Author: Eric Mack
This artist’s impression shows a massive, comet-like object falling towards a white dwarf. New observations with the NASA/ESA Hubble Space Telescope show evidence for a belt of comet-like bodies orbiting the white dwarf, similar to the Kuiper Belt in our own Solar System. The findings also suggest the presence of one or more unseen surviving planets around the white dwarf which may have perturbed the belt sufficiently to hurl icy objects into the burned-out star.
ESA/Hubble [CC BY 4.0 (https://creativecommons.org/licenses/by/4.0)]
They've been destroyed by their suns but still sing a sad song. And one day it's going to happen here, too.
Distant, dead planets stripped down to their cores by the stars they orbit still broadcast their presence to the cosmos, and scientists are hoping to tune in.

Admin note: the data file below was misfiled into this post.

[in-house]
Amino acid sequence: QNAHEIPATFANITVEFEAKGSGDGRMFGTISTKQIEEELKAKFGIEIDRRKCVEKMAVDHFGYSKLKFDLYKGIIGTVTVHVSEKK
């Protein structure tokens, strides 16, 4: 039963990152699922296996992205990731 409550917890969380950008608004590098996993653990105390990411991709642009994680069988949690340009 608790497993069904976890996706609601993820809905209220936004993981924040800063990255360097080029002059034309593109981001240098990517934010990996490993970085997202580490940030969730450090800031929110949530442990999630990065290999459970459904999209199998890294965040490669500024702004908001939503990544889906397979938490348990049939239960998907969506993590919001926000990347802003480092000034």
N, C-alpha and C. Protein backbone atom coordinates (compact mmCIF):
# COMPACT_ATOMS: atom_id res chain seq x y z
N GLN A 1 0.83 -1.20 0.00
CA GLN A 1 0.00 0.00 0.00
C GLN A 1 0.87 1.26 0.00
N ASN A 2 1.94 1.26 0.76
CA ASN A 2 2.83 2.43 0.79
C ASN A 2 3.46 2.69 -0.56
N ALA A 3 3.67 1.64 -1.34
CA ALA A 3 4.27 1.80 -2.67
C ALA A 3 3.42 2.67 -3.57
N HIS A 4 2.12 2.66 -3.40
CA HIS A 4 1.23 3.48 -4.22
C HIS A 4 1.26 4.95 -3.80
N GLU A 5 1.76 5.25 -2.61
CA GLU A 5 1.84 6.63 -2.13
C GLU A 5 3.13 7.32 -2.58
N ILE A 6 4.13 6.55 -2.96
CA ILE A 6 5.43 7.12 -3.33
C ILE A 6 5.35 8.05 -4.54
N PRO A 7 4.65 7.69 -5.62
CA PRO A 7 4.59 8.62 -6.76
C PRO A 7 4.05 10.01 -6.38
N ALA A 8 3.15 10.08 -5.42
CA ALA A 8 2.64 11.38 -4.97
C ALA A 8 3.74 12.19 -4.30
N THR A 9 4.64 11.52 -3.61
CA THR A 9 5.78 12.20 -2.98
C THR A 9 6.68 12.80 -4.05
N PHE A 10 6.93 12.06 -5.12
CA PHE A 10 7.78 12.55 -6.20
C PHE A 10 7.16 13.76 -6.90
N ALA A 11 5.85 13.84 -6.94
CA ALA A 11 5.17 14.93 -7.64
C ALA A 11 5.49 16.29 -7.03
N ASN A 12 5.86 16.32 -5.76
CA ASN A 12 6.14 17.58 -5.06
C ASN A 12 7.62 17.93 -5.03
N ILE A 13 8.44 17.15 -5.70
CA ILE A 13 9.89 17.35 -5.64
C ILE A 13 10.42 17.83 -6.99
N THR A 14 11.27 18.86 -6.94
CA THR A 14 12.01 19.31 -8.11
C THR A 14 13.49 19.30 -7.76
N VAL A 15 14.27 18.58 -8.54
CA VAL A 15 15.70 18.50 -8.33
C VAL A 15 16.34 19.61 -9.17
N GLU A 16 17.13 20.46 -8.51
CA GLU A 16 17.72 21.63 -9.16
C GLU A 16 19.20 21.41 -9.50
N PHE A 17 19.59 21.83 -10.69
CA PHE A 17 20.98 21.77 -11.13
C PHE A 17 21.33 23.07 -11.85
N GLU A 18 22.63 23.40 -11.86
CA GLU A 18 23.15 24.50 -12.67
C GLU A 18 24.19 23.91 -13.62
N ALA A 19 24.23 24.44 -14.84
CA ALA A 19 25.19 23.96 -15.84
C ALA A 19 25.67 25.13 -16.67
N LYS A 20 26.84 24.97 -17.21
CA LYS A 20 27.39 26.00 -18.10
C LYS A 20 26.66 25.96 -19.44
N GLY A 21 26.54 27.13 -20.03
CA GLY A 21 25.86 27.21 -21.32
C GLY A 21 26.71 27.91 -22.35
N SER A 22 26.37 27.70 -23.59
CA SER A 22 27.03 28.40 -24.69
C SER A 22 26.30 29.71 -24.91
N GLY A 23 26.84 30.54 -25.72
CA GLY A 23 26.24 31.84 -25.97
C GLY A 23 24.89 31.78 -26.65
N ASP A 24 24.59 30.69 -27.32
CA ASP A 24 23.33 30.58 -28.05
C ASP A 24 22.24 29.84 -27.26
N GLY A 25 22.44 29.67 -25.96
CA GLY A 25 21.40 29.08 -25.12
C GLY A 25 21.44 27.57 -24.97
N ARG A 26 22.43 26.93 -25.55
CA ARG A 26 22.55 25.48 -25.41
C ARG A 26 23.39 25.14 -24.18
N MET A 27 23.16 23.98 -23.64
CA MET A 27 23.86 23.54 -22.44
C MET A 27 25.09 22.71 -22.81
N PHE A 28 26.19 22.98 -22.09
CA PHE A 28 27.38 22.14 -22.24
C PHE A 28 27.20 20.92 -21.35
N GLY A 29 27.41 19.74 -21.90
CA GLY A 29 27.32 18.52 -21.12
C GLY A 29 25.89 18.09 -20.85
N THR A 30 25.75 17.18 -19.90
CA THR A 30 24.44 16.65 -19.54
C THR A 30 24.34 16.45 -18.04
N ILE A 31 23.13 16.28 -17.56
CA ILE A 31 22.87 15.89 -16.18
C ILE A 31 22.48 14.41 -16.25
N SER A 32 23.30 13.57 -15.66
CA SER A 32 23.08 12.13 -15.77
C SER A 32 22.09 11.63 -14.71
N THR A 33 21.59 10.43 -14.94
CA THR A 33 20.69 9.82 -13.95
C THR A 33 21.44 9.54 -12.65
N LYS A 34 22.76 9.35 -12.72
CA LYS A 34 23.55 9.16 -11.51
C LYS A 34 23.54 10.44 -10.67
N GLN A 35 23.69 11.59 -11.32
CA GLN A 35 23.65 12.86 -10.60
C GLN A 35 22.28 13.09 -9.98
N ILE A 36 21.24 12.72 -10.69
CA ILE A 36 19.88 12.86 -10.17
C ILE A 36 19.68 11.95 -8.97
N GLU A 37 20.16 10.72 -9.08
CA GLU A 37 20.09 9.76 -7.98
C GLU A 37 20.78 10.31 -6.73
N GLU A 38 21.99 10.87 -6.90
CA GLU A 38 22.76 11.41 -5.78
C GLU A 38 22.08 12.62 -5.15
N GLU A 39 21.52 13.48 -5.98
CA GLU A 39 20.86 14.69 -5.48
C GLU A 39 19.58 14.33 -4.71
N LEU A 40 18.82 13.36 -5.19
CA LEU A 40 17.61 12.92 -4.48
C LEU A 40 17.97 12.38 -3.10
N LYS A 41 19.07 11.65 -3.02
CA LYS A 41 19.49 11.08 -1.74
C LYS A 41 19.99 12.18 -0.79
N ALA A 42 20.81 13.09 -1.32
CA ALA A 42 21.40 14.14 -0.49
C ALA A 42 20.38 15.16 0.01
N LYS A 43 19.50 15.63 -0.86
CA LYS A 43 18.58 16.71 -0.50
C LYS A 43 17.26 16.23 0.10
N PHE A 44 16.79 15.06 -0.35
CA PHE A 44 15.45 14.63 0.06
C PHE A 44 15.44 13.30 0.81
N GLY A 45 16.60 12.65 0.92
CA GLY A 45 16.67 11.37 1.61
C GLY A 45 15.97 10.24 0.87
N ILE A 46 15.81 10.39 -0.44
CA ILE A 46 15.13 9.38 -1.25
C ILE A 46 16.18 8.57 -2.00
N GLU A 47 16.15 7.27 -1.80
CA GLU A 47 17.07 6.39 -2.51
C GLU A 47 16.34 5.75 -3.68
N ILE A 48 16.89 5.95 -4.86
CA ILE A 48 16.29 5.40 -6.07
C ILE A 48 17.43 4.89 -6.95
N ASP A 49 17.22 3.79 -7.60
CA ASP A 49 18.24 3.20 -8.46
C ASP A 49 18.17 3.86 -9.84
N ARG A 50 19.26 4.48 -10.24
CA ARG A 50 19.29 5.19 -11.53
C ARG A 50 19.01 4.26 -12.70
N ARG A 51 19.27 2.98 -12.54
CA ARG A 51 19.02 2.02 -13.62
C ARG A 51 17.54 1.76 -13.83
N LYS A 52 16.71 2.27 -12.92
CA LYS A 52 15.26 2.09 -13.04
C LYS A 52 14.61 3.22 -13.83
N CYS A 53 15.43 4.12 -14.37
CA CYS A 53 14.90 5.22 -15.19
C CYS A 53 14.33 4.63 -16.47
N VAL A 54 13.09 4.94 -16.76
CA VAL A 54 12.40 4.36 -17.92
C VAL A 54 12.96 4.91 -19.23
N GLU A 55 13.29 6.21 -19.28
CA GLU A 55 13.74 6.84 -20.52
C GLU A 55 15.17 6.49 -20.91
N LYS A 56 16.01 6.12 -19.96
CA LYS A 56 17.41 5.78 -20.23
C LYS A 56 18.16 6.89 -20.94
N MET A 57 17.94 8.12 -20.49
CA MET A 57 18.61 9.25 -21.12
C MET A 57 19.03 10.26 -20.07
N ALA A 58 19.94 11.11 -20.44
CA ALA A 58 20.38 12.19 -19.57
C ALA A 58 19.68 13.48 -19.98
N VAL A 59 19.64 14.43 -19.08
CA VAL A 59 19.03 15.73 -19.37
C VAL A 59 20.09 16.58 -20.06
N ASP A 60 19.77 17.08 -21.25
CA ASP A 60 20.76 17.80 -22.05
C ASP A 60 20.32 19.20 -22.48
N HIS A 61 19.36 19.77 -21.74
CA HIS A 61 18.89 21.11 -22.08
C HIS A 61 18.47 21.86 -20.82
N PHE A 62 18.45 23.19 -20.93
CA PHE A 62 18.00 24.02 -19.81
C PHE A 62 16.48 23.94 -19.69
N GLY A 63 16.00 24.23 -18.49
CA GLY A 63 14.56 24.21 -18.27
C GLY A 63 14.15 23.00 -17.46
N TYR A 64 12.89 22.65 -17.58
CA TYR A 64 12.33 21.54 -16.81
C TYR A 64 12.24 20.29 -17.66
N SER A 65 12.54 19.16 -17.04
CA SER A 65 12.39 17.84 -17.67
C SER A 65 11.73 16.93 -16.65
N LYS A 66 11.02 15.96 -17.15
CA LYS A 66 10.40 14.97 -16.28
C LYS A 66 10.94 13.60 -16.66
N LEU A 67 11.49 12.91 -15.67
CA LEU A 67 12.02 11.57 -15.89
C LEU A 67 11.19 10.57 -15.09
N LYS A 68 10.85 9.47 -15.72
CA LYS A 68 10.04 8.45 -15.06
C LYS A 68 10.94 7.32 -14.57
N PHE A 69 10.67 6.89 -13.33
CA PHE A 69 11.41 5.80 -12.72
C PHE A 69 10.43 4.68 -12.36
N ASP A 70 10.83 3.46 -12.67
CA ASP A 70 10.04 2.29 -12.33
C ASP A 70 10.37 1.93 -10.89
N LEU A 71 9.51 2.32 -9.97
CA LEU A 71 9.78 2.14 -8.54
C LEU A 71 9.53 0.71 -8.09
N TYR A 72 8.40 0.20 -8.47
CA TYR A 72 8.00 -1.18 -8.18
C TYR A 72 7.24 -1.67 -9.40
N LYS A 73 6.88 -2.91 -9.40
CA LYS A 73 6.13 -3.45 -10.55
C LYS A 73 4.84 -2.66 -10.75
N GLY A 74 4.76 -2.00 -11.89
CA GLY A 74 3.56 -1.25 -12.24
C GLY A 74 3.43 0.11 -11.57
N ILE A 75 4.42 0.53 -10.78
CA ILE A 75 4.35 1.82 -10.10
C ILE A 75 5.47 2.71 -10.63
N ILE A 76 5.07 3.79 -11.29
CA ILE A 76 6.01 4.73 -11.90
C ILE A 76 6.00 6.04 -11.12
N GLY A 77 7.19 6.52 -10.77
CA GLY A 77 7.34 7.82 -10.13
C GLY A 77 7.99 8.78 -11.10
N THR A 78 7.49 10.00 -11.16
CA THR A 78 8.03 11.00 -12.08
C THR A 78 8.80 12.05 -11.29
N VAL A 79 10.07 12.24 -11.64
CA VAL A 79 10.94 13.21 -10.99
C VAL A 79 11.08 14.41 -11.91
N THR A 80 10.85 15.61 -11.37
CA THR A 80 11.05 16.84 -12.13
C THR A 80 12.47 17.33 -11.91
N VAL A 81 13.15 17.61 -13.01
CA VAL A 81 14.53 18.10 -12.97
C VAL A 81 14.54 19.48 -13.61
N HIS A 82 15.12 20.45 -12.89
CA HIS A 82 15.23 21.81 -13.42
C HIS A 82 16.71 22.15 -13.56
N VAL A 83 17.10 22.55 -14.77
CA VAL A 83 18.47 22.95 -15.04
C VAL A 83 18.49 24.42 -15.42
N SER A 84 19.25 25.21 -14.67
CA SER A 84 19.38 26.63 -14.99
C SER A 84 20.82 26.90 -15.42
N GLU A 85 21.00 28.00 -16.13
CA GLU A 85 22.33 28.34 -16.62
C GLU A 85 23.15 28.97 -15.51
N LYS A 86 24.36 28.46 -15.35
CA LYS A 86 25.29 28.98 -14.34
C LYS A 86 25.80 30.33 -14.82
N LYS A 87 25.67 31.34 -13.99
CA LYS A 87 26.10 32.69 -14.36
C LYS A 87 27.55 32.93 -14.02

When certain stars, likely including our own sun, reach the end of their lifespan they can expand into a red giant that burns all nearby planets to a crisp, leaving just orbiting metallic cores. The huge star then sheds its own outer layers, transforming into a dimming remnant called a white dwarf.
The magnetic field between a white dwarf and the lingering core corpses of orbiting former planets can form a circuit that emits radio waves, which can be picked up by radio telescopes here on Earth.
Now, a team that includes the co-discoverer of the first exoplanets is planning to search for these creepy dead planets by detecting their zombie radio signals.
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